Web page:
As I understand Catholic moral theology, we are obliged to avoid the near occasions of sin. But what I don’t understand is how we are supposed to KNOW if we have sinned by not avoiding the near occasions of sin.
Mortal sin requires among other factors, deliberate consent, which seems to mean that in order to be guilty of such a sin you would have to intend to commit the sin of putting yourself in a near occasion of sin (even if for some reason you do not end up committing the sin involved in the situation).
From my understanding I’ve taken near occasion of sin to mean situations where you go in thinking that you will ultimately end up sinning but proceed to enter these occasions anyway pretty much knowing that you will likely stumble (Like the classic example of the alcoholic, who goes to hang out at the bar, maybe not intending to drink at first, but knowing in his heart that if he goes there he is probably going to wind up drunk).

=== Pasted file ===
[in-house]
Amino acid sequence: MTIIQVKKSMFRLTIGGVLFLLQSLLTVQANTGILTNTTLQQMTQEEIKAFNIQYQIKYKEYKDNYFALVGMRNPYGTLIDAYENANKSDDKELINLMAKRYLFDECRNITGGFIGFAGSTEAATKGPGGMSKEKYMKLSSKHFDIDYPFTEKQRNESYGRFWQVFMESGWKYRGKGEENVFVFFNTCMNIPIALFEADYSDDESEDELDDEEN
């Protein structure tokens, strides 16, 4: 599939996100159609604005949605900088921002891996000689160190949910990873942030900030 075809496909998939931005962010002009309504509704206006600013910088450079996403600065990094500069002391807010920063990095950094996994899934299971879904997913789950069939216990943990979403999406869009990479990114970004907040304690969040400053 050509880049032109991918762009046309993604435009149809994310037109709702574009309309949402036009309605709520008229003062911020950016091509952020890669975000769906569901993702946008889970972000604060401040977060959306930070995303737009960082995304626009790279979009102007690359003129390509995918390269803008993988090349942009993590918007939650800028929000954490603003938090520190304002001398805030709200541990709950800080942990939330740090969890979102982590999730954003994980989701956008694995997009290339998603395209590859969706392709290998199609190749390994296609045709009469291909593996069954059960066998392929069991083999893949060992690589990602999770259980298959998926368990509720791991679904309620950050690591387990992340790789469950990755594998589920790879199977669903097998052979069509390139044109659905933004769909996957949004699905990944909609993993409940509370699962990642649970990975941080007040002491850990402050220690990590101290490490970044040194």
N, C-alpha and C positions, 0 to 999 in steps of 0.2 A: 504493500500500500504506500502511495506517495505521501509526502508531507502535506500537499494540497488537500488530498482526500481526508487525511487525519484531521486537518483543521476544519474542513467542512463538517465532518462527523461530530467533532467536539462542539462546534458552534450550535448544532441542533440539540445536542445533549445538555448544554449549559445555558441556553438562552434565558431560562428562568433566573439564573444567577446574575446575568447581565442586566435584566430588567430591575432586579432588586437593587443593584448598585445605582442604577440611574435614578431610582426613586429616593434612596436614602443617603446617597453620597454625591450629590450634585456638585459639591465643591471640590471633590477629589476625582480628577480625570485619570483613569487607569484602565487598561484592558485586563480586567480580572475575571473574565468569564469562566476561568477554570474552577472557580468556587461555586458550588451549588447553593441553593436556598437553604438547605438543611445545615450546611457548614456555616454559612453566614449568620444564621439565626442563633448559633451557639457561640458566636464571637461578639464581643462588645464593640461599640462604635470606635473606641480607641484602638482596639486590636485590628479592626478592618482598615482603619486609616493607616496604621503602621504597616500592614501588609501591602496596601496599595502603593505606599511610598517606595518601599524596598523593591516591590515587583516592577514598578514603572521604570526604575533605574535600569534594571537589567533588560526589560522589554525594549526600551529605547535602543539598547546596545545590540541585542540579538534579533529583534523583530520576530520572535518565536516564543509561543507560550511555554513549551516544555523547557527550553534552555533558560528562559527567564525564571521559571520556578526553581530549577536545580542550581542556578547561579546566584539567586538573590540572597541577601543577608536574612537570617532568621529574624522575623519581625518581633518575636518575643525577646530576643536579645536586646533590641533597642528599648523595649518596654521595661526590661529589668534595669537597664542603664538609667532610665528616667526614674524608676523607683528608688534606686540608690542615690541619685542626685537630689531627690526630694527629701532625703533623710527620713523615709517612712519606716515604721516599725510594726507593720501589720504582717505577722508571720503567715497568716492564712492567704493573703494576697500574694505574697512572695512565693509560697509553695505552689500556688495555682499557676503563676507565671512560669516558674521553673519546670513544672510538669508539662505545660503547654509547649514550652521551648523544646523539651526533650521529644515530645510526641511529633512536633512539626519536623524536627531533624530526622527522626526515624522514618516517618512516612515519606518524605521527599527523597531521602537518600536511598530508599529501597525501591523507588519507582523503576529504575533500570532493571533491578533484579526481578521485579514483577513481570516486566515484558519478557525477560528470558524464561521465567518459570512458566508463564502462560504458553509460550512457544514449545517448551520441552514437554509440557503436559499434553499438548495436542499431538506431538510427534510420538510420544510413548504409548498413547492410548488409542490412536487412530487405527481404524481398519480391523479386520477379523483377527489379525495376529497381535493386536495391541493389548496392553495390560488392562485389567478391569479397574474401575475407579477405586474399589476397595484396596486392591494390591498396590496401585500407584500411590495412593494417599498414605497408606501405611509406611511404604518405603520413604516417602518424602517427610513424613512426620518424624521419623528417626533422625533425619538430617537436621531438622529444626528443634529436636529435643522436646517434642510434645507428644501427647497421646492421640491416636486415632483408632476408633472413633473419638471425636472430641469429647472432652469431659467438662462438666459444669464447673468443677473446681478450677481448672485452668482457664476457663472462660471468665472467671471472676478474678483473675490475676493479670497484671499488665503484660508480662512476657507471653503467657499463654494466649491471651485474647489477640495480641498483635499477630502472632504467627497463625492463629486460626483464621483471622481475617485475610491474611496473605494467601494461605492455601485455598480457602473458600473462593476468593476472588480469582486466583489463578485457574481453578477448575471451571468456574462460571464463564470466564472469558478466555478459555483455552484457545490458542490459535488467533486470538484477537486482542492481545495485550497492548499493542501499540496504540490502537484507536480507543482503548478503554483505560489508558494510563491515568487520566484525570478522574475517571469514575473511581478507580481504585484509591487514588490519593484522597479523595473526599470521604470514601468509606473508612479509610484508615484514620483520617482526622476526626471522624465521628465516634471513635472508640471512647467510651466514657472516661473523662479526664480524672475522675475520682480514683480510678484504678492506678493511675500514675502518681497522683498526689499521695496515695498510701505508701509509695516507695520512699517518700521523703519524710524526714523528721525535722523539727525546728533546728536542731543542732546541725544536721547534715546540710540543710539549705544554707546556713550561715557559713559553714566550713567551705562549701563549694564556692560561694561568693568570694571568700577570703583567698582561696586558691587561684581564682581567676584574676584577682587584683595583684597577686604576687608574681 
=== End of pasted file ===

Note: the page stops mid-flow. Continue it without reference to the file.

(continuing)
There just seems to be a lot of gray area that makes me uncomfortable. I’ll often think about such situations before and during, and then consider whether they are near occasions of sin or not. I usually think that they aren’t in the moment, but if the temptation turns out to be greater than I expected, even when I don’t sin, I still get discouraged because I feel uncertain as to whether I’ve sinned by not avoiding these occasions of high temptation (even when I didn’t consider them NEAR occasions of sin at the time and prior).
Ultimately what seems like the most reasonable explanation I can give myself is that in order for not avoiding the near occasion of sin to be a true mortal sin, I would have to knowingly and deliberately put myself in a situation where I expected myself to succumb to temptation and wind up committing a mortal sin (hence near occasion of sin). Does this sound about right?
If so, it would seem feeling uncertain indicates you didn’t commit this sin because it seems to demonstrate a lack of full knowledge and deliberate consent, even if these come out of a simple error in judgement as a opposed to a moral fault.